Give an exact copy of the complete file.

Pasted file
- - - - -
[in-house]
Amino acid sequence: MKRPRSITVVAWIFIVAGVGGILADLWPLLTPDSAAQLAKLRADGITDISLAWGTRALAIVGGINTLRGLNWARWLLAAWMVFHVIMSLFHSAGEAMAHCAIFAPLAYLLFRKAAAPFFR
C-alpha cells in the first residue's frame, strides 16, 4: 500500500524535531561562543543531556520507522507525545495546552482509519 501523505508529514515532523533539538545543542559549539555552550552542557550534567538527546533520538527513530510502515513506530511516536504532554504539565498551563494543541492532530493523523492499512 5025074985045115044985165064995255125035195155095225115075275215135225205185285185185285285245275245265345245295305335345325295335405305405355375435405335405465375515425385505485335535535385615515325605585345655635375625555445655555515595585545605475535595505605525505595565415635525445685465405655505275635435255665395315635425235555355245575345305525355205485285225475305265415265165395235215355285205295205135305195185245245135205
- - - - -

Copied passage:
[in-house]
Amino acid sequence: MKRPRSITVVAWIFIVAGVGGILADLWPLLTPDSAAQLAKLRADGITDISLAWGTRALAIVGGINTLRGLNWARWLLAAWMVFHVIMSLFHSAGEAMAHCAIFAPLAYLLFRKAAAPFFR
C-alpha cells in the first residue's frame, strides 16, 4: 500500500524535531561562543543531556520507522507525545495546552482509519 501523505508529514515532523533539538545543542559549539555552550552542557550534567538527546533520538527513530510502515513506530511516536504532554504539565498551563494543541492532530493523523492499512 5025074985045115044985165064995255125035195155095225115075275215135225205185285185185285285245275245265345245295305335345325295335405305405355375435405335405465375515425385505485335535535385615515325605585345655635375625555445655555515595585545605475535595505605525505595565415635525445685465405655505275635435255665395315635425235555355245575345305525355205485285225475305265415265165395235215355285205295205135305195185245245135205